“Remember, most of your stress comes from the way you respond, not the way life is. Adjust your attitude, and all that extra stress is gone.” ~ Unknown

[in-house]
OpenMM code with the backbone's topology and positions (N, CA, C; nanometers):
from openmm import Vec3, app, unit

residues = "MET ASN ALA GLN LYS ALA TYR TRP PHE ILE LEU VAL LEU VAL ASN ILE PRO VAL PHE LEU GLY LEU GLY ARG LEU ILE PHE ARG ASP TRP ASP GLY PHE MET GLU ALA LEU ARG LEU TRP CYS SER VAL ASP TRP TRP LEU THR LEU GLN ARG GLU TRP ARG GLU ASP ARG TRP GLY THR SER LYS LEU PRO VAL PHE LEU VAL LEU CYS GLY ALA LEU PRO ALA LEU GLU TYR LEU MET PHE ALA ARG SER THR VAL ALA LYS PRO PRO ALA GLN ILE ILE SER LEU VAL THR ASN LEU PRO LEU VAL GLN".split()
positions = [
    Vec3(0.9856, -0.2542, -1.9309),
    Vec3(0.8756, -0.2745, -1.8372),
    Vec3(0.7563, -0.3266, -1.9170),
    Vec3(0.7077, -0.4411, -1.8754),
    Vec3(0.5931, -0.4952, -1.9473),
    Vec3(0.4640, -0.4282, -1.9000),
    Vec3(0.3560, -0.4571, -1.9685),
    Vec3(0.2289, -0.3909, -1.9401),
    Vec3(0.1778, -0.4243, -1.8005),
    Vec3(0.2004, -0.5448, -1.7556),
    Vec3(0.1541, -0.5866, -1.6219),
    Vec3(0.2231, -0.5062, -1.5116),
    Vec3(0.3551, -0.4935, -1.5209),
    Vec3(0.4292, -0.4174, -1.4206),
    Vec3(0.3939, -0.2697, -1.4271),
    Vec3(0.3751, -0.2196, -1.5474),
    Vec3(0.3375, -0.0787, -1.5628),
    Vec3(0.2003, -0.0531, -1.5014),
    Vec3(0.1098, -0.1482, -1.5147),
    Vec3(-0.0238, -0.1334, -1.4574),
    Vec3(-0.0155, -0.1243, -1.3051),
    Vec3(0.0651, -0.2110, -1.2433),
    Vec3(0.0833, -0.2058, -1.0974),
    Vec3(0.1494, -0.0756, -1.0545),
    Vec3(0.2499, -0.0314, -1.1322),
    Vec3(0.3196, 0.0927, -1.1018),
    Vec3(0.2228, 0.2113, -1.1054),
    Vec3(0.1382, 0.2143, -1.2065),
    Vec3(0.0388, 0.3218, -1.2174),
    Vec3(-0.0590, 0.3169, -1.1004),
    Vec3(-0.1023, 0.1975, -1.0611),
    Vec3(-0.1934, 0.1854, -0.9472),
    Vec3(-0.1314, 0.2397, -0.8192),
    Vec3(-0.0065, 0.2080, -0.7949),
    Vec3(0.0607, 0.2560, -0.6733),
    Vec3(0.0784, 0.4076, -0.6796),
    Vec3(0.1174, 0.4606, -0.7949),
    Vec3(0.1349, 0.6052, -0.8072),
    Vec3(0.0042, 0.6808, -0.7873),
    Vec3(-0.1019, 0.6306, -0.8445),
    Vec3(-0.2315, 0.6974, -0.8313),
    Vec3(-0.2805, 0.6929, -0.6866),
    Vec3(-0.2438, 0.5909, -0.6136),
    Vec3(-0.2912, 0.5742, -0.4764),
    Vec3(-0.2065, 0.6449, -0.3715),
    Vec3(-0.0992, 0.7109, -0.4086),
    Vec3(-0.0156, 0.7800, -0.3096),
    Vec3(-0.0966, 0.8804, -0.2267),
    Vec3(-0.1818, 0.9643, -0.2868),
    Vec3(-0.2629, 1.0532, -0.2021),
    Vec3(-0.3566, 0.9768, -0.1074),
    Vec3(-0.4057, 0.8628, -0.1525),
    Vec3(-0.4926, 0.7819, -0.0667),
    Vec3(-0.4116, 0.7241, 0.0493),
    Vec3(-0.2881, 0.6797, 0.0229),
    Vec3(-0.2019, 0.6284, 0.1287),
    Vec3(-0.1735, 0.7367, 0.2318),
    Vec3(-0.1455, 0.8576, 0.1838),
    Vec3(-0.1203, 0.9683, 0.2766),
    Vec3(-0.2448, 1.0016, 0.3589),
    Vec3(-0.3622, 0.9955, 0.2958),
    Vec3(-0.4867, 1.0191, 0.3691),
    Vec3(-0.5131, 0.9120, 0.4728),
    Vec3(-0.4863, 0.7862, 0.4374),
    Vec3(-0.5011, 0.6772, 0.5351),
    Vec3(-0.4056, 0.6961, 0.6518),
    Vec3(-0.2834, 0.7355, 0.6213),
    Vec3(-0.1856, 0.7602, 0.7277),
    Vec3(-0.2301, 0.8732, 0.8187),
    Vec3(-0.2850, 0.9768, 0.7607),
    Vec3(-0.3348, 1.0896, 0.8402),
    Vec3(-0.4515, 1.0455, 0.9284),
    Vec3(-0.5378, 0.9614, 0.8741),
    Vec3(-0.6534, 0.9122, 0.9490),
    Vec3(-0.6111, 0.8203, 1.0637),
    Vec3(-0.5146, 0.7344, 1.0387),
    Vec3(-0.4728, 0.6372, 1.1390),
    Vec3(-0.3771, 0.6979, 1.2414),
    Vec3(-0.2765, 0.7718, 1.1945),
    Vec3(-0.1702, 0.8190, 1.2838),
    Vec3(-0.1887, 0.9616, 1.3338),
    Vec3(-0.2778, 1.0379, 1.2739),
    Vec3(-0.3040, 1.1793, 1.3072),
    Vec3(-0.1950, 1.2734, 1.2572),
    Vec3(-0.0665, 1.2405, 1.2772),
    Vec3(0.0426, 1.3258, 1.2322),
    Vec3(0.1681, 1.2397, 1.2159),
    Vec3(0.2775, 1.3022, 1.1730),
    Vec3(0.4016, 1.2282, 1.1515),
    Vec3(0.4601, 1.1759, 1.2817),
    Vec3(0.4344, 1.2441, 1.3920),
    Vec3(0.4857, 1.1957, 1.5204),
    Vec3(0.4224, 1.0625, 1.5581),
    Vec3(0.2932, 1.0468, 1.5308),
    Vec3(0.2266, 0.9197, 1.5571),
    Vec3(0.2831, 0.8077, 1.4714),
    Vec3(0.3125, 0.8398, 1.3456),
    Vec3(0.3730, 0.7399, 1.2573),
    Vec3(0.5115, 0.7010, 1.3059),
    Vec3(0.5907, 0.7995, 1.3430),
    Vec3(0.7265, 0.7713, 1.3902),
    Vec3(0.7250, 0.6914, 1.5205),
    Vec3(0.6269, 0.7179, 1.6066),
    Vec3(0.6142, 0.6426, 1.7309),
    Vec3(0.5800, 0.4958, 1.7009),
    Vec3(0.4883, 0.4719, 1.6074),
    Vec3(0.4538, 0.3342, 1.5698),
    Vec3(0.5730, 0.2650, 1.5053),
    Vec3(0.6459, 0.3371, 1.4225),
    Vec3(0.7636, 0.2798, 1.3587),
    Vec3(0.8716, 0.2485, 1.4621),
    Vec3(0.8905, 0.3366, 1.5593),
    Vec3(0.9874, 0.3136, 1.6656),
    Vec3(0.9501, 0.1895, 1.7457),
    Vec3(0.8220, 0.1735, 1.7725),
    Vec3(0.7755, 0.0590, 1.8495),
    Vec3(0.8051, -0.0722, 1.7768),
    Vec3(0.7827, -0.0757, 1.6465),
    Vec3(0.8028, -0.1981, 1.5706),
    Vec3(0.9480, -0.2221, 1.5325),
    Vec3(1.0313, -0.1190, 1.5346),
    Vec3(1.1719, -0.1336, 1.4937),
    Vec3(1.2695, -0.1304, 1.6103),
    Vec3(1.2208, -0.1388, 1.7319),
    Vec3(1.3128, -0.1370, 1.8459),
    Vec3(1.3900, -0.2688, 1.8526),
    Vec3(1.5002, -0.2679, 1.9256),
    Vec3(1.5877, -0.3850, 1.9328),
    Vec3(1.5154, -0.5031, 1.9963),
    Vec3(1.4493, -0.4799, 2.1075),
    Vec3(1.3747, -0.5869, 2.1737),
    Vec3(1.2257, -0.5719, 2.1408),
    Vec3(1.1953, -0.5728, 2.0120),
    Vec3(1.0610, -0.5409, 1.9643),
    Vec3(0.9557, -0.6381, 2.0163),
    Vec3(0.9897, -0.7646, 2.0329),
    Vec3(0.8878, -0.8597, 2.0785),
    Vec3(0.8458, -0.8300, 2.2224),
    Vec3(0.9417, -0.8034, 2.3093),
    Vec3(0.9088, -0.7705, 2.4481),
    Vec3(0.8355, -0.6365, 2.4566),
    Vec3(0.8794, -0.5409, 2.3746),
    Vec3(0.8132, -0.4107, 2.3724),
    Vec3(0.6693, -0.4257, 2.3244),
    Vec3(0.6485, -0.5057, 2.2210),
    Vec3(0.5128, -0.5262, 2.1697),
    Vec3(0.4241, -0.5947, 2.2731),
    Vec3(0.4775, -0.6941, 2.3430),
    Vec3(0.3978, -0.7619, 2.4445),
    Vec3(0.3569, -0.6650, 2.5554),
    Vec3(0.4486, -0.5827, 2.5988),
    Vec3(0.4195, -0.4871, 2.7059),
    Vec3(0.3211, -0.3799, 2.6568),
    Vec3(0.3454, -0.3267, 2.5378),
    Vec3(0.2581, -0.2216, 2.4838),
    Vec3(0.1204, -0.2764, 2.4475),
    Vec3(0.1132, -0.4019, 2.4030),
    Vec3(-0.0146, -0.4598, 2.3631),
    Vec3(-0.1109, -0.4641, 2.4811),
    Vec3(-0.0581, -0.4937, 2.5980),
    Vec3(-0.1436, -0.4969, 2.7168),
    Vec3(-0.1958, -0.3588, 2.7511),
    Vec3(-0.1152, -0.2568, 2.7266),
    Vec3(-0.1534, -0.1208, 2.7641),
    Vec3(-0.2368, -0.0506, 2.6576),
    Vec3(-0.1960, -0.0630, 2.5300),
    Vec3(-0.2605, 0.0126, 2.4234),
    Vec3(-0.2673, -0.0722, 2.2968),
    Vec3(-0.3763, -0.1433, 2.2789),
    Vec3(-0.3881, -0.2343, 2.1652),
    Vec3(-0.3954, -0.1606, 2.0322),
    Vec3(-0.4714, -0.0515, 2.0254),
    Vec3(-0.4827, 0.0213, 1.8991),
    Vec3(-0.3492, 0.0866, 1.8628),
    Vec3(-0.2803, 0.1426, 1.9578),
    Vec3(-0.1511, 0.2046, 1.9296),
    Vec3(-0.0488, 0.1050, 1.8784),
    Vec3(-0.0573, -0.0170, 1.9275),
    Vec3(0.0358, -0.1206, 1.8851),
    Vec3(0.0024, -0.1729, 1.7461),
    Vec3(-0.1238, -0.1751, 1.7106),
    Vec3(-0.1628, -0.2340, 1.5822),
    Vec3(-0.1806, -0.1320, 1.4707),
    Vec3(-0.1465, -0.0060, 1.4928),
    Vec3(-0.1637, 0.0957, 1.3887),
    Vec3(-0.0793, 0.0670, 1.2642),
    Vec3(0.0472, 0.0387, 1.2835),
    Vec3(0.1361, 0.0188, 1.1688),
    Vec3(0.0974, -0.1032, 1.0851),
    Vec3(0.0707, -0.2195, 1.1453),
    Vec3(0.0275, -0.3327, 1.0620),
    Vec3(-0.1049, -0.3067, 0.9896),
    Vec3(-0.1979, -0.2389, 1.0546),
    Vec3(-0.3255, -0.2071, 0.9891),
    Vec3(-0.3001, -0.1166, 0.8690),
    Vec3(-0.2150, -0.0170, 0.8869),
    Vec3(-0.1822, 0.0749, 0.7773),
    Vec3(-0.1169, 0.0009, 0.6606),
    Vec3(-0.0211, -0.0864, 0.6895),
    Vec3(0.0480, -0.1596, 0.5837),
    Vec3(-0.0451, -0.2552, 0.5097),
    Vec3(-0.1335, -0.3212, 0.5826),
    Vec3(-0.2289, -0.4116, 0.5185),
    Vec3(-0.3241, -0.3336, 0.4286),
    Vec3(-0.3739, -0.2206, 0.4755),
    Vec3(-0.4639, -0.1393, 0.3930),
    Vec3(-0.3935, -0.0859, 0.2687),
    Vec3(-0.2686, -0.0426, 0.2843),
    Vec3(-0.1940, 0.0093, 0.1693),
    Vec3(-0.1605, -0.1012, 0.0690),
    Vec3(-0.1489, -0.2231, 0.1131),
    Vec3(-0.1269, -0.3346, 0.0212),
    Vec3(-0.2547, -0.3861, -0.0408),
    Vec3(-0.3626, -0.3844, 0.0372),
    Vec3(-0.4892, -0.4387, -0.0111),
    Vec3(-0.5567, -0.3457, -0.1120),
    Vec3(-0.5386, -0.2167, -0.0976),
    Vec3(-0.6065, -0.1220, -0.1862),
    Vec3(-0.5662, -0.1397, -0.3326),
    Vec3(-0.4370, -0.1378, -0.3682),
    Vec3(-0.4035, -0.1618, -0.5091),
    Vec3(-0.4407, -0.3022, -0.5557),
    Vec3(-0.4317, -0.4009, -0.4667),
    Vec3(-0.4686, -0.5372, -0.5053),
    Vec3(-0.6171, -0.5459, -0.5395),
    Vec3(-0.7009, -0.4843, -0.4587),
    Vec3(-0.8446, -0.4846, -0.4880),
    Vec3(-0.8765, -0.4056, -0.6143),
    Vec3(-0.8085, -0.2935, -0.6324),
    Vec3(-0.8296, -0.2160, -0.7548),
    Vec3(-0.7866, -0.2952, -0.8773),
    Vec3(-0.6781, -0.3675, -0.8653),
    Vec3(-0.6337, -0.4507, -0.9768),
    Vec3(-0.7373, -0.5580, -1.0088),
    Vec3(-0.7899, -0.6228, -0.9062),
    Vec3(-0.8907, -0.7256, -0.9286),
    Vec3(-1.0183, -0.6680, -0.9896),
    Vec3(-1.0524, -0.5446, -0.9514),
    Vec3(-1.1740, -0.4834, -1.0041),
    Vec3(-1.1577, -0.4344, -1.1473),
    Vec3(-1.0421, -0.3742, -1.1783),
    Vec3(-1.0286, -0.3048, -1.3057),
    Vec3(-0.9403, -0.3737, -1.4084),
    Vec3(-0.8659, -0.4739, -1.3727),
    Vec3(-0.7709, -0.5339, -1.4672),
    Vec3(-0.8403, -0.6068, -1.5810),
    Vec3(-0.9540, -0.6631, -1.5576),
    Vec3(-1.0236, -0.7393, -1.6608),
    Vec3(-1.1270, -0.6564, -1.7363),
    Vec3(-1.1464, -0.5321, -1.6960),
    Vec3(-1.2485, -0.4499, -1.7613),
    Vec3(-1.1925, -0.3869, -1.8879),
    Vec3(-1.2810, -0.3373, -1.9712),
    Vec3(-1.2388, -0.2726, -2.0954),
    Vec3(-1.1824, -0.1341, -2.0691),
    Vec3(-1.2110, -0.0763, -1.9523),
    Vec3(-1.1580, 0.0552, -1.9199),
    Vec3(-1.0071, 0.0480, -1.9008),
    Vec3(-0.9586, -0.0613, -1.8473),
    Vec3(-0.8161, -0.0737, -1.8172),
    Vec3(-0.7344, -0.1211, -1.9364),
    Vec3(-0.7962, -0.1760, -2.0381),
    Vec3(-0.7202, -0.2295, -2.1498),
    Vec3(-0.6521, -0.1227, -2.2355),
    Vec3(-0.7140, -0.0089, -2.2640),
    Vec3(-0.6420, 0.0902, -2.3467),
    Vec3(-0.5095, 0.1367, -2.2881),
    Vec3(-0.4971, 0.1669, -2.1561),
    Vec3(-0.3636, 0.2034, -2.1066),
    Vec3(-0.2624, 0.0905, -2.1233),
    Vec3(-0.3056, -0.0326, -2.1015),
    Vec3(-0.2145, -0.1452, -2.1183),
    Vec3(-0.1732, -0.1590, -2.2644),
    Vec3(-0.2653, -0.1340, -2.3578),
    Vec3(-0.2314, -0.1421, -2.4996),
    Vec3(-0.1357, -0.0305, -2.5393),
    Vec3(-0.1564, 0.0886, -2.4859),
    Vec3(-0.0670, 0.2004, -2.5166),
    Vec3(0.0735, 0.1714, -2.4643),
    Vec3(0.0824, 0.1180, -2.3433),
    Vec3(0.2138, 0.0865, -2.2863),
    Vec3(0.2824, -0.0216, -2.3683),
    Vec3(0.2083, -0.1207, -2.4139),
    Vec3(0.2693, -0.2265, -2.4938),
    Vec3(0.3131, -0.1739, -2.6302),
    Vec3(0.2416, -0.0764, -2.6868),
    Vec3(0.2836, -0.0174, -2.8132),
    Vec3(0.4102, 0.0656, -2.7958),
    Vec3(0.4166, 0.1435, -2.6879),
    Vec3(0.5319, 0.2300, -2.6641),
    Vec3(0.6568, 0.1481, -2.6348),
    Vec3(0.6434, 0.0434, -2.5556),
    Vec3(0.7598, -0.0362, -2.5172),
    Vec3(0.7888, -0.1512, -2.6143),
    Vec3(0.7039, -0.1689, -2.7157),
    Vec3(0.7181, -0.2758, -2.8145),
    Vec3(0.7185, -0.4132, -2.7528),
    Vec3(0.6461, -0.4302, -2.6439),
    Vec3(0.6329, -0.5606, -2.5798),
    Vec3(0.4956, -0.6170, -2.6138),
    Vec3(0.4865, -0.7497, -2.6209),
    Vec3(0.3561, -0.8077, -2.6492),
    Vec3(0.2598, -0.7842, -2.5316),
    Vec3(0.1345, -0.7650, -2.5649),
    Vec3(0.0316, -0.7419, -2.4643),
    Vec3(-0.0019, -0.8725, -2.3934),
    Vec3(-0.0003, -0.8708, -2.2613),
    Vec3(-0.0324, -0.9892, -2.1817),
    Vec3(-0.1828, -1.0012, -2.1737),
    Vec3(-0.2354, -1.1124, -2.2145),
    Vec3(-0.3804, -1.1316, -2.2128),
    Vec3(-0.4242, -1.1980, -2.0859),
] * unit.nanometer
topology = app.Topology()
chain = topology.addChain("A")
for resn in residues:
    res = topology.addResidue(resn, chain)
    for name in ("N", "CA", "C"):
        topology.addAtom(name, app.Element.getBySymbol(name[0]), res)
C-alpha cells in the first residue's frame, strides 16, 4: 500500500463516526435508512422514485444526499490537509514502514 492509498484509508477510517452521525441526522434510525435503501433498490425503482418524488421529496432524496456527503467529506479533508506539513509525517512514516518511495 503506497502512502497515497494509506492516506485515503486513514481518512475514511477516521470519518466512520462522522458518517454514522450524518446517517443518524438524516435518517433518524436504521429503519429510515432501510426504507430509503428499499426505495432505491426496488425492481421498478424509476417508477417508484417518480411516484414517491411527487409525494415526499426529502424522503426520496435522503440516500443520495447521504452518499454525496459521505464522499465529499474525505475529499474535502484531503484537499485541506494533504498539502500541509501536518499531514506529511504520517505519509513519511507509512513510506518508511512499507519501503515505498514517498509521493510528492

It was a brilliant day until the news came that Anna Mae Bullock, known to most of the world as Tina Turner, had died. So much of my youthful years had her music as the soundtrack. It was 1986, maybe 87, when I walked into the control room at the studio in Franklin, Tennessee, where we’d been recording. Something through the glass studio window caught my eye. It was Tina Turner. She’d arrived at some point and was being given a tour. There was an outdoor event planned that evening at the studio for another band, and loads of music business people had been arriving, so the place was a bit chaotic with so many people milling about. All I could do was stare at her. Eventually, she came into the control room where Kiya and I were standing. Kiya had the wherewithal to say, “I love your music.” She was, of course, very gracious. Or maybe Kiya had met her before I came into the room. I’m not sure. Kiya probably remembers better than I do. Whatever the order of events, the thing I remember best is that I just kept staring without uttering a word. At some point, she smiled at me and nodded an acknowledging nod. I nodded back. I’m sure I smiled. At least, I hope I did. I mean, I couldn’t speak, but surely to God I could smile. This was the only time I’ve ever been unashamedly star-struck. Ever. I had been listening to her music since I was a kid, and I’d just seen her show at Rupp Arena not long before this chance meeting. It is still one of the best shows I’ve ever seen. Nobody had her charisma and energy on stage, and she was at the peak of her career then. She stuck around for the first set that night, and of course, I just kept staring. I tried every way in the world to get up the courage to speak to her. I couldn’t. But I stood 15 feet away and watched her enjoy someone else’s music. I never once saw her without a smile. All the people braver than me who spoke to her were met with genuine kindness. I heard it a lot that night. Kindness. In the coming days, as the media do what they do best, talking about dead celebrities until you’re sick to death yourself, you will hear people talk about Tina’s spirit and what a light she was. It is true. The reason I’ve never beat myself up about not finding the courage to speak to her is that she saw me, and I saw her, and we nodded to one another, and that was all that was necessary. Yoga practitioners, particularly of Hindi and Buddhist beliefs, will often say at the end of the session or as a greeting, ‘Namaste.’ It means ‘the light in me sees the light in you.’ Namaste, Tina, and thank you for seeing me, too.
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